‘Splitting up the company – care home businesses are often split into multiple companies with some companies in the group providing care in the homes, while other companies in the group own the properties or provide supplies and management services.

‘The care home company is then charged rent or billed for supplies or management fees by the other companies. This reduces its pre-tax profit but not that of the overall business. The fees and prices charged can be at above-market rates, so that profits are moved out of the care home company, making it look less profitable than it actually is.

‘Sale and leaseback – many of the large companies sell their care home premises to a buyer and then agree to rent them back over a number of years. In some cases the care homes are sold to and then rented back from a related company. These rental agreements are often opaque so it is hard to determine whether the rent paid by the care home company is reasonable or not.

‘If the rent charges are set deliberately high then the profit of the care home company is reduced, although the profit of the overall business is not.

‘When rental payments (via sale and leaseback or otherwise) are paid between related companies it becomes hard to identify the true profitability of the underlying care home business and hence the true level of leakage, because rental charges may be levied by related companies at rates far higher than would be set by the market.

‘In addition, the offshore location of some of these related companies means that UK taxes can be avoided, which is another form of leakage from the system, although one that we have not been able to quantify.

‘The collapse of the care home provider Southern Cross was in part due to unaffordable rents on sale and leaseback care homes.

‘Ordinarily, a company will seek to borrow as cheaply as possible in order to keep the cost of debt repayments as low as possible, and to maximise their profit. Because most of the debt in the large for-profits is owed to related companies at rates which are higher than would be available from external lenders, these debt arrangements may reasonably be seen as designed to generate extra hidden profit for the owners of the company, a sum which leaves these businesses before their profit before tax figure is calculated.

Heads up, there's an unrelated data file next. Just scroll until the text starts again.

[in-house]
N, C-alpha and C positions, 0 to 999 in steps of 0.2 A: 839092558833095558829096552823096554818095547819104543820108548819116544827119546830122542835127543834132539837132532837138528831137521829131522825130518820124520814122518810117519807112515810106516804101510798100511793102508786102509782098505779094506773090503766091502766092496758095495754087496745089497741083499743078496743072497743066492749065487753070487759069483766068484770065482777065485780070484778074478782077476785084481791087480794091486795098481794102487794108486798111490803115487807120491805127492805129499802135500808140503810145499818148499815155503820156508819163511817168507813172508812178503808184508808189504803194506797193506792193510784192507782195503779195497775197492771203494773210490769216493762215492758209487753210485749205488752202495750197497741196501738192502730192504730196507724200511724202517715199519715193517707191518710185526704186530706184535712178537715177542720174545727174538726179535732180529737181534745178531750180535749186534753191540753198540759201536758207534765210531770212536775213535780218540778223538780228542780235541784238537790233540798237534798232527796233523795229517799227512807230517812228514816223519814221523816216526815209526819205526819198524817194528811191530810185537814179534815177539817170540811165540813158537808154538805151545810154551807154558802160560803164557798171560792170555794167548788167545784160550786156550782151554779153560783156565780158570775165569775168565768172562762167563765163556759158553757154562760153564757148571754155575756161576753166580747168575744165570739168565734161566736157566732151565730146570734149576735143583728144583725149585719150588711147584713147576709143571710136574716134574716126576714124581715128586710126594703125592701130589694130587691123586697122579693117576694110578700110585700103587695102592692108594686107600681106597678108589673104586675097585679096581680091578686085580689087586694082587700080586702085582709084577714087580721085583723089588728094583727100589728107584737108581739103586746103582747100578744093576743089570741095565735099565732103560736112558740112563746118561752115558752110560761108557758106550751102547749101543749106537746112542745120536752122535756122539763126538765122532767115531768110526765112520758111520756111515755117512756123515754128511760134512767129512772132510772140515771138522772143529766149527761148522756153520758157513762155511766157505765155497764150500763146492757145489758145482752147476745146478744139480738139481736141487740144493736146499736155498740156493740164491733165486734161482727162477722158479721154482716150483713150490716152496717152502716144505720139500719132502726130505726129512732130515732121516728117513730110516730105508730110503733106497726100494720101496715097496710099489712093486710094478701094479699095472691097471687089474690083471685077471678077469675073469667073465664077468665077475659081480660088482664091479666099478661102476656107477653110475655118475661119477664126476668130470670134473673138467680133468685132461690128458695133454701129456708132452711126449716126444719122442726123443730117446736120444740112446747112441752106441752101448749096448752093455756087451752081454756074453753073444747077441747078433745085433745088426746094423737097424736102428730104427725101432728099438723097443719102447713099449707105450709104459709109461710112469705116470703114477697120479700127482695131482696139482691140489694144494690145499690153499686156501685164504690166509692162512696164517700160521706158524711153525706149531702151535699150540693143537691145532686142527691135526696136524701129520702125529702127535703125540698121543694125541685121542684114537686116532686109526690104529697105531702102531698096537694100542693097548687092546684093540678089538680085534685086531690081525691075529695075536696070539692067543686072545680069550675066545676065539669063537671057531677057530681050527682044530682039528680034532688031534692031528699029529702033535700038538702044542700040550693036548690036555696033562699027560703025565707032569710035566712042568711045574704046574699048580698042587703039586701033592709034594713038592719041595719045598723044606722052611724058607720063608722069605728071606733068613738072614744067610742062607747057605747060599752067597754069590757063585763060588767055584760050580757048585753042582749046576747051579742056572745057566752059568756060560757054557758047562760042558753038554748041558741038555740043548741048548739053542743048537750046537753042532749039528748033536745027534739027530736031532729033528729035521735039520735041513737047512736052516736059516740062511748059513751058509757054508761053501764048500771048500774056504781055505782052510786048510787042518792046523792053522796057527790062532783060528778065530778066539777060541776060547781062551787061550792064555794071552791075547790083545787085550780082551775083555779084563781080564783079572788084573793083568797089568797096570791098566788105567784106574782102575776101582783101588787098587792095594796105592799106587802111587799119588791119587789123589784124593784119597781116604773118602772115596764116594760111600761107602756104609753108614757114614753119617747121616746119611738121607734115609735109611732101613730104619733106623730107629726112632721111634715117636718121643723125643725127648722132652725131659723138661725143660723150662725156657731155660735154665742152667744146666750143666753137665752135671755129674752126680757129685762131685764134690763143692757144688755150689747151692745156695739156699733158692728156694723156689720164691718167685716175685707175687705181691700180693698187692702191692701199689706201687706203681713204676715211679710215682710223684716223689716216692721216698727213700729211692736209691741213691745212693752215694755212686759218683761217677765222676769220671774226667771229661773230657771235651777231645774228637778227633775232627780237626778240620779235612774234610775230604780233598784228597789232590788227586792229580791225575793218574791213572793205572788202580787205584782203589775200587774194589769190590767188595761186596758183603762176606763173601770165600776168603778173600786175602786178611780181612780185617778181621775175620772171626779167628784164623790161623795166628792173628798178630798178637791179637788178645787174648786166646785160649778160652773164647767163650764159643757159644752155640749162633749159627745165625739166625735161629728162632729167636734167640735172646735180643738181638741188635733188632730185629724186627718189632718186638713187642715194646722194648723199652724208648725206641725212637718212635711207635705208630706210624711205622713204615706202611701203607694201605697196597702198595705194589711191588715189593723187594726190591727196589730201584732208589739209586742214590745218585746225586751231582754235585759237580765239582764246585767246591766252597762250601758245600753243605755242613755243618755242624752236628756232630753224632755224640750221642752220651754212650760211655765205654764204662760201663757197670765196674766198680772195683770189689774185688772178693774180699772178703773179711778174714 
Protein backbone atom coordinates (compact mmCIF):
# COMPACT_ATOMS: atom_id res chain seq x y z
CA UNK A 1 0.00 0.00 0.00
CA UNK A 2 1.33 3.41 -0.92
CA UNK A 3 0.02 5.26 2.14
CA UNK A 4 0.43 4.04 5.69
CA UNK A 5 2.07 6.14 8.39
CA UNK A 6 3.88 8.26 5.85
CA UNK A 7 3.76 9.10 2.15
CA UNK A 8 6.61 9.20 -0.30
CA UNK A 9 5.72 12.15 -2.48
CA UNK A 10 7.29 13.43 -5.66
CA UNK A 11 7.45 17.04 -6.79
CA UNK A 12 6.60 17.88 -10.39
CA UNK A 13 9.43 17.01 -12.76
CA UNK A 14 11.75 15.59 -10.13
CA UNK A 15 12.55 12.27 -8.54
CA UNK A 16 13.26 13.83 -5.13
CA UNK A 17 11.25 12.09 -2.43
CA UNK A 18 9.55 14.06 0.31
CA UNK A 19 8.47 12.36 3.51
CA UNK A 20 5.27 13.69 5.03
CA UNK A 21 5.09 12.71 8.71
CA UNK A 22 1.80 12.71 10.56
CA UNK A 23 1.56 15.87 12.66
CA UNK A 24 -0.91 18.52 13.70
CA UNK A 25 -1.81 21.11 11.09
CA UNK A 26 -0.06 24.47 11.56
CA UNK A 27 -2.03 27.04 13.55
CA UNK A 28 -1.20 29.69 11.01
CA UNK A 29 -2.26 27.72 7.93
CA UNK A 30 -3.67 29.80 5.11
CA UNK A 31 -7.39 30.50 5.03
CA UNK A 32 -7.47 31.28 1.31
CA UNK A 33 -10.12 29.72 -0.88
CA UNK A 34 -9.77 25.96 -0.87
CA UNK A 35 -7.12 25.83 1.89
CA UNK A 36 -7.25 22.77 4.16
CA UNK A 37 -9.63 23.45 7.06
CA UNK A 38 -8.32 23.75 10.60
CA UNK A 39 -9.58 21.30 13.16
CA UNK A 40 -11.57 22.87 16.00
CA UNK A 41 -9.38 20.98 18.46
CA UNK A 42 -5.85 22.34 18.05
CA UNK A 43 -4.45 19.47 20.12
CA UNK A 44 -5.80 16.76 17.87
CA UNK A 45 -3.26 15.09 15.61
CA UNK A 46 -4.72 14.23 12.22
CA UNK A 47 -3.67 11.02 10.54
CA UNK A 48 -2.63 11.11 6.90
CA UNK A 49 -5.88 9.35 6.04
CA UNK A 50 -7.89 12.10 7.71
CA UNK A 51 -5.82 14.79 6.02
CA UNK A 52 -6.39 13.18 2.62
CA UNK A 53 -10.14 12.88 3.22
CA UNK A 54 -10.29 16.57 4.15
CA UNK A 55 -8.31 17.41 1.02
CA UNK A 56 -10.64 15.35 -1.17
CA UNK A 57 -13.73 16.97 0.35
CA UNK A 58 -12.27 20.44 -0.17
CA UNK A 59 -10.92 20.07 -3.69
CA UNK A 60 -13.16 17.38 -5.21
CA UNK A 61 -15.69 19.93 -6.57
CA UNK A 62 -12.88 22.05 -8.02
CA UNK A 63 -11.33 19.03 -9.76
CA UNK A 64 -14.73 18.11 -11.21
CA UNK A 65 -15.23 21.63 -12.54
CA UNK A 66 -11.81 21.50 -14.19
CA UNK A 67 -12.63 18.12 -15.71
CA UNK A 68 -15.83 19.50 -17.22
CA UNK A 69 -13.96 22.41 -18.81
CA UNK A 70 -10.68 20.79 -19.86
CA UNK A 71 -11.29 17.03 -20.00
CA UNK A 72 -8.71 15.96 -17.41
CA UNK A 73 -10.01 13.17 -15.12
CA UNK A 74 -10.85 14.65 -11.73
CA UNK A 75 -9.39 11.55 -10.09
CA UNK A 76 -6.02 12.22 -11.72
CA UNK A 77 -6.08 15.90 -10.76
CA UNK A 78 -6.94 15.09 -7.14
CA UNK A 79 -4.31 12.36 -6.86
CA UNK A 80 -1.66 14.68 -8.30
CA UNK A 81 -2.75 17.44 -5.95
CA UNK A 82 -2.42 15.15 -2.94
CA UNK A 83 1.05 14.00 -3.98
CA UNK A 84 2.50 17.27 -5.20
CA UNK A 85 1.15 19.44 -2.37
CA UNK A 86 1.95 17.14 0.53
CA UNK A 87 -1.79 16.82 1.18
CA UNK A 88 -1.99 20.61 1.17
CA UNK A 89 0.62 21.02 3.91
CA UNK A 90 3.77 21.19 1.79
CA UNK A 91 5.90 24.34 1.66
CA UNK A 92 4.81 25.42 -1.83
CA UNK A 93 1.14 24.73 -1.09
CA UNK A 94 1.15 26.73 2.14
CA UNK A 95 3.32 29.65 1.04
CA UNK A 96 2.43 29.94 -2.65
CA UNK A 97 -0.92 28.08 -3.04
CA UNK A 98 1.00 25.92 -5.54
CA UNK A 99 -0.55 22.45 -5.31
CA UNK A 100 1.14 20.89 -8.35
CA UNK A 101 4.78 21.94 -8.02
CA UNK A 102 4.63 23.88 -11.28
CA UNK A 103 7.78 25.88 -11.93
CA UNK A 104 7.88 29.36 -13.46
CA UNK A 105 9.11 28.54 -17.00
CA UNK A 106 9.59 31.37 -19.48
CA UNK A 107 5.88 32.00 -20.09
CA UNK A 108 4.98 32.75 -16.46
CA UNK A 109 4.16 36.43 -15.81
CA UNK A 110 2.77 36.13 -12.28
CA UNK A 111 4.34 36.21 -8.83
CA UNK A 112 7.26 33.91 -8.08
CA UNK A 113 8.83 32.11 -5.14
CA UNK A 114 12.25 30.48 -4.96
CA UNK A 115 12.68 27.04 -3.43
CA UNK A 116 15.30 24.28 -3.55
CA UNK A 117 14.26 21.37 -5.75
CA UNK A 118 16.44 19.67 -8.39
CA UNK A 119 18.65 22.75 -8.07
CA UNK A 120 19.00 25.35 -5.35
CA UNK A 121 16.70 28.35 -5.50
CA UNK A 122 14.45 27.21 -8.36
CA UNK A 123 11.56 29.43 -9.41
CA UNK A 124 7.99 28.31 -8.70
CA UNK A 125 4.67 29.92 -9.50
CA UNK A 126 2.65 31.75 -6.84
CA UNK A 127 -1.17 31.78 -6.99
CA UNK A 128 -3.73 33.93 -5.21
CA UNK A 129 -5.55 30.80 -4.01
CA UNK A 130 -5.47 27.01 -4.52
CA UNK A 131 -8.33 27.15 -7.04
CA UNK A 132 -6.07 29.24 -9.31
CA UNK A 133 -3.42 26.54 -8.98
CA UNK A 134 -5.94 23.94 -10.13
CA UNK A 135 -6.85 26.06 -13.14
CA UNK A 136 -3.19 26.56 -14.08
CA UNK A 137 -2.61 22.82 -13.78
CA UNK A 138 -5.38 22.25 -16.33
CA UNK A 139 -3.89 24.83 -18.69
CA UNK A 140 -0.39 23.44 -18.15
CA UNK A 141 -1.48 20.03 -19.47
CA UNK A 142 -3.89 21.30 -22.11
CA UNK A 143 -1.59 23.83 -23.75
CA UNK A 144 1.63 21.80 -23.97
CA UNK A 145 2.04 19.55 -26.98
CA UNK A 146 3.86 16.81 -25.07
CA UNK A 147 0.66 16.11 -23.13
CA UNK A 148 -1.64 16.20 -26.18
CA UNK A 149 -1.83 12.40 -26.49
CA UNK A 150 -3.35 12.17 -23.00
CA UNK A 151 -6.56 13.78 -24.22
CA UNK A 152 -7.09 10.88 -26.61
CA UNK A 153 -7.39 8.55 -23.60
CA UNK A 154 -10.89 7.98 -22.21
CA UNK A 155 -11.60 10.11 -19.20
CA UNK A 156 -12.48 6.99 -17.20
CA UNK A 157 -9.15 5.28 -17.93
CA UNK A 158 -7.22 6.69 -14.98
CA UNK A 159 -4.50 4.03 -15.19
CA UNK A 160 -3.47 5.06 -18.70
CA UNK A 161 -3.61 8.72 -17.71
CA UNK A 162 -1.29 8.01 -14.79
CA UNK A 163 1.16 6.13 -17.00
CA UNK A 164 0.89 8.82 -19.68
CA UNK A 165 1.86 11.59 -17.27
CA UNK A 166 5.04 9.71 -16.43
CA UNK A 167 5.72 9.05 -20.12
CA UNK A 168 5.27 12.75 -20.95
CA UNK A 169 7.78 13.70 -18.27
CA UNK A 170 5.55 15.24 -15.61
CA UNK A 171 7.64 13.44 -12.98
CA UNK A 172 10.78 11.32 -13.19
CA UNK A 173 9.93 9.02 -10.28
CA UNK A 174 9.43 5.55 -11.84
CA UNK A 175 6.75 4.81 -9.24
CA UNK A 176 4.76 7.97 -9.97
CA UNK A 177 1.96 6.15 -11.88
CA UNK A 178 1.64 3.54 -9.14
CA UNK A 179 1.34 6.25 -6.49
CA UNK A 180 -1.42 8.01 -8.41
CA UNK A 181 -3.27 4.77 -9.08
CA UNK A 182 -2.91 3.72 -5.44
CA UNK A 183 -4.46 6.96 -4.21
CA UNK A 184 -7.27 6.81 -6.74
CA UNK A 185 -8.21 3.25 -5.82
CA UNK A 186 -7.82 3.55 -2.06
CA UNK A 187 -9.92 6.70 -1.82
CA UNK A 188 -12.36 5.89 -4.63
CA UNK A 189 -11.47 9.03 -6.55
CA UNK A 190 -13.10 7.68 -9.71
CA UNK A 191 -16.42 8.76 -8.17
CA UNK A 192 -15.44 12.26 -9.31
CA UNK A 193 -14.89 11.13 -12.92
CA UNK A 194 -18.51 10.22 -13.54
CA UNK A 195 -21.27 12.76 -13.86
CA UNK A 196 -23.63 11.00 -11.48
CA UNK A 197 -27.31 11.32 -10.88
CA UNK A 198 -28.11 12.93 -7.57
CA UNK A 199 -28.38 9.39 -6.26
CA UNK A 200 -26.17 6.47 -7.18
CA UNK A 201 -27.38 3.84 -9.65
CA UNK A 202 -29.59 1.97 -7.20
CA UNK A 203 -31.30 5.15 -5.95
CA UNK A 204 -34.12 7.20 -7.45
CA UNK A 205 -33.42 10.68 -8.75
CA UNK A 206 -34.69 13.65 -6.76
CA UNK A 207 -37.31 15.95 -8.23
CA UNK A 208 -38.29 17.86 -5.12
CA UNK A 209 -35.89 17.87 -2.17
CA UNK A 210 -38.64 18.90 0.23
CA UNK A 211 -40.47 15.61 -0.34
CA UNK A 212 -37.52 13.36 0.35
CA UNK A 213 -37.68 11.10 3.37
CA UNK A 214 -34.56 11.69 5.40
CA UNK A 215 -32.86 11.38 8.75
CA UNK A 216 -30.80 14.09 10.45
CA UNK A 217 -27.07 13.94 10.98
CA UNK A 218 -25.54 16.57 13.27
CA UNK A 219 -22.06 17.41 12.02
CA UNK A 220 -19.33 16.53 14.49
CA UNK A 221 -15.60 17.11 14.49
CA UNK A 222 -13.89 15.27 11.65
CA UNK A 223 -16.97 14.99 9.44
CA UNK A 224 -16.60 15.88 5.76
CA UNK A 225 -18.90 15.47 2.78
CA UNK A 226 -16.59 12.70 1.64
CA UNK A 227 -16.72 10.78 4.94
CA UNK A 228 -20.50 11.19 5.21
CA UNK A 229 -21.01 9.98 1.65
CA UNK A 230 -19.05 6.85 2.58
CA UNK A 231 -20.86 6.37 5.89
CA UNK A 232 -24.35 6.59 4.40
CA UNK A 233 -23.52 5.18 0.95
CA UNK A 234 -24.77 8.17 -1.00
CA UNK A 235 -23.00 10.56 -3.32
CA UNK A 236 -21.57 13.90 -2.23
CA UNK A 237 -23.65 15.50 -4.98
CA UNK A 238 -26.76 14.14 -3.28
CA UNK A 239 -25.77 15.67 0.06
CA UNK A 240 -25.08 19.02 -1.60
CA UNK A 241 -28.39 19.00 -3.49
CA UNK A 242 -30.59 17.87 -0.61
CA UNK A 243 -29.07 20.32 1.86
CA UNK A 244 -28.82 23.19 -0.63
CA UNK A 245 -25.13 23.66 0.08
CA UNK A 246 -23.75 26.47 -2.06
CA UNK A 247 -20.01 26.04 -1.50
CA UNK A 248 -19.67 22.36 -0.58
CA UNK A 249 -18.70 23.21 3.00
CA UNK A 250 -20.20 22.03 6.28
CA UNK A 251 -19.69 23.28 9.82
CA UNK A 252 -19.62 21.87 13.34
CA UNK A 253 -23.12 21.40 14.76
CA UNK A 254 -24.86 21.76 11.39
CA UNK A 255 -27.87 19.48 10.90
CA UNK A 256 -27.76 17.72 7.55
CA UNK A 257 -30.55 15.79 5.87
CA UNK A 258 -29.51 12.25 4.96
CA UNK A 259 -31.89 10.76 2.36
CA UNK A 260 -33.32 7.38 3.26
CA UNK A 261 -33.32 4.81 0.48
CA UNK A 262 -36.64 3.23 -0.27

‘Interest payments on loans are tax deductible and often the related company to which they are made is offshore, so tax is saved at both ends.

‘In addition, the larger for-profit care home companies are not interested in either purchasing or building smaller homes but instead prefer to build or invest in very large homes with 60-120 beds. These facilities – which have the potential to generate large amounts of income – are also increasingly being built to attract the growing private pay market rather than to meet the planned needs of specific communities.

‘Both the high levels of debt which are loaded onto these new facilities and the high cost lease arrangements which underpin them mean that this is an expensive way to finance new facilities for older people. The use of private finance to build public infrastructure such as schools and hospitals can lock taxpayers into repaying the high cost loans which have been used to finance them.

‘Local authorities and the NHS could build and own the new care home infrastructure. A decision could then be made about whether to operate these homes themselves or lease them out to other public, private, or not-for-profit providers.

‘This would limit the opportunities for the type of extraction and leakage that we have identified in the form of rental payments and debt repayments. State ownership of the care home infrastructure would also offer protection for residents against the risks associated with the financial collapse of a care home company.’